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Ugandan Independence Day Celebration

Ugandan Independence Day is Monday, October 9, 2023. It was on that date in 1962

that Uganda got its independence from the United Kingdom and elected Milton Obote

as their first Prime Minister.


Two children sitting down on pews an knitting


The west became aware of the territory that would become known as Uganda in 1875.

The official Eurocentric narrative is that it was “discovered” by the explorer Henry

Stanley. Kind of hard to discover a place that is already inhabited though. By 1888 the

government of Britain gave authority over the territory to the East Africa Company. In

1890 the territory was given the name Uganda and became, officially, a British

protectorate. To our way of thinking today it is absolutely appalling that a European

nation would control another territory like that, but I cannot deny that American history is

also full of the same history with our handling of our indigenous populations.


The reason Europeans were interested in the area is that Uganda is rich in natural

resources, but is particularly known as the pearl of Africa because they produce a lot of

the worlds most natural gemstone, the beautiful and valued pearl. Other exports that

were a key part of the economy in the twentieth century were tea, coffee, and cotton.

Europeans were interested in exploiting the resources for commerce.



muliple people getting ready to hand out flyers to the community
Wopi Boston hosted Christmas day 2022 Ugandan event


Uganda remained under British control until the mid twentieth century. After the Second

World War empires around Europe began breaking up. This sparked protests, both

urban and rural, in Uganda agitating for political change. It took a little time but, by the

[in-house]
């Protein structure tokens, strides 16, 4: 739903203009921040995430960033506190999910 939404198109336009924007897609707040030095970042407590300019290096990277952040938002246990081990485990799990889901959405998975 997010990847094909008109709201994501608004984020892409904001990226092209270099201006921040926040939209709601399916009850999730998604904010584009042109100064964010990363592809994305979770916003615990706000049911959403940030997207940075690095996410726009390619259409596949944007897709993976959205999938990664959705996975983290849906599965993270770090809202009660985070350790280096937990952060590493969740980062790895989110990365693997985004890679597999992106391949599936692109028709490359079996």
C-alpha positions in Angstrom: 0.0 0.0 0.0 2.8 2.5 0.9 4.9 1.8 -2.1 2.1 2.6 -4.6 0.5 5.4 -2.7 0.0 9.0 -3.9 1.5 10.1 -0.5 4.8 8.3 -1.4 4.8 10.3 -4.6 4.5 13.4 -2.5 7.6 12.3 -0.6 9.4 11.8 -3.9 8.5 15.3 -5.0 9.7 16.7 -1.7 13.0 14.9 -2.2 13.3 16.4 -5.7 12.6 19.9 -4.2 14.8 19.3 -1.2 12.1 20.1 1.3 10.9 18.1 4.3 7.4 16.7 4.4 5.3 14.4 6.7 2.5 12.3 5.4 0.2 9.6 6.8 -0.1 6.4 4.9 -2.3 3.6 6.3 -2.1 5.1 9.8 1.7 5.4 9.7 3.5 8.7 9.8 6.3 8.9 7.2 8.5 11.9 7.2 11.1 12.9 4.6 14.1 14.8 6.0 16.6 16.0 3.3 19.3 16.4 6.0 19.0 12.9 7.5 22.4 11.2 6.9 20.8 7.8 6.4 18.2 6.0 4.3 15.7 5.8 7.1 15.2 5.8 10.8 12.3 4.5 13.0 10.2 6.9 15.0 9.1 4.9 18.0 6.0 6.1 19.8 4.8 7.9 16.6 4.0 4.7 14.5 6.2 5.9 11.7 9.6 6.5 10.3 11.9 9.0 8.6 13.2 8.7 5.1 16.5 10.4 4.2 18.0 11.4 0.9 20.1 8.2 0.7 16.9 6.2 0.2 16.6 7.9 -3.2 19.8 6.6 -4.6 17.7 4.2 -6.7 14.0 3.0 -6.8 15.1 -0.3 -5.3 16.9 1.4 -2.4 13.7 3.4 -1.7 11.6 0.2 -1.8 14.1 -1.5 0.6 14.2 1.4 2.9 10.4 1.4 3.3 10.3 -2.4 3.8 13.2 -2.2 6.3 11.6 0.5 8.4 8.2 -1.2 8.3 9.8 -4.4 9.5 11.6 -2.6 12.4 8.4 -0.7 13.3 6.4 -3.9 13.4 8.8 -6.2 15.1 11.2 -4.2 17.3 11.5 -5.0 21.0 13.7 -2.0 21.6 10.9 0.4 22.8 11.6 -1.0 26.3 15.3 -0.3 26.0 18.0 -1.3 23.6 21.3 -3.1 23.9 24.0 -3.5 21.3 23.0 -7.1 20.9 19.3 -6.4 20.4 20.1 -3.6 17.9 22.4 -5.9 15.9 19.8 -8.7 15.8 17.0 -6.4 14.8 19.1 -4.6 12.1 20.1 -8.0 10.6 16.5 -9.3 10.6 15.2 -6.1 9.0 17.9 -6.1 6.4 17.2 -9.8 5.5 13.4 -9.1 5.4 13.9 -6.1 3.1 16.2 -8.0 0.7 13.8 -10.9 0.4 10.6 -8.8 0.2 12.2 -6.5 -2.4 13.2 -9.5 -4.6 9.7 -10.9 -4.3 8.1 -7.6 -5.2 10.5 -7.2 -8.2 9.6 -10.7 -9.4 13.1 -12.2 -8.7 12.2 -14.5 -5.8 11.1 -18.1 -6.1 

fifties, Britain allowed Africans to sit on the legislative council, which was a first step

toward representative government by the people who were being governed.

Incrementally, changes were made and progressed toward establishing a nation that

would function independent of Great Britain. By the time the sixties rolled around, that is

when everything changed.


In 1961, a general election was held, and a year later, in 1962 a sovereign state called

Uganda was born. There have been some trials with independence. And some of the

leaders have had their challenges. In 1995 there was a new constitution enacted. This,

while purportedly a document promoting freedom and restoring most traditional kings,

but only with a say over cultural matters. This constitution was greeted with skepticism

and turned out to not have been a document to guarantee human rights to the citizenry.

In 2005 Ugandans decided to return to multiparty politics after years of political

instability.



two children smiling and posing for the camera with WOPI Boston tshirts


Despite a challenging history of colonialism, which can be very destructive to a nation’s

identity, and the challenges of becoming a self governing nation, Uganda has great

pride in its cultures and does celebrate its Independence Day as a symbol of their

identity and heritage. Celebrations involve parades and performances as well as native

food and drink. There are performances that reflect the country’s vibrant and interesting

history with indigenous costumes and great pride.


By Julie Morse


We at WOPI want to remind you of our partnership with the Aliguma Foundation! If you would want to help us fund our efforts with helping children and family's obtain food, repairing houses and roads, and recreational sports for the children within Uganda...





Head to our FUND US tab!

Spread the good word



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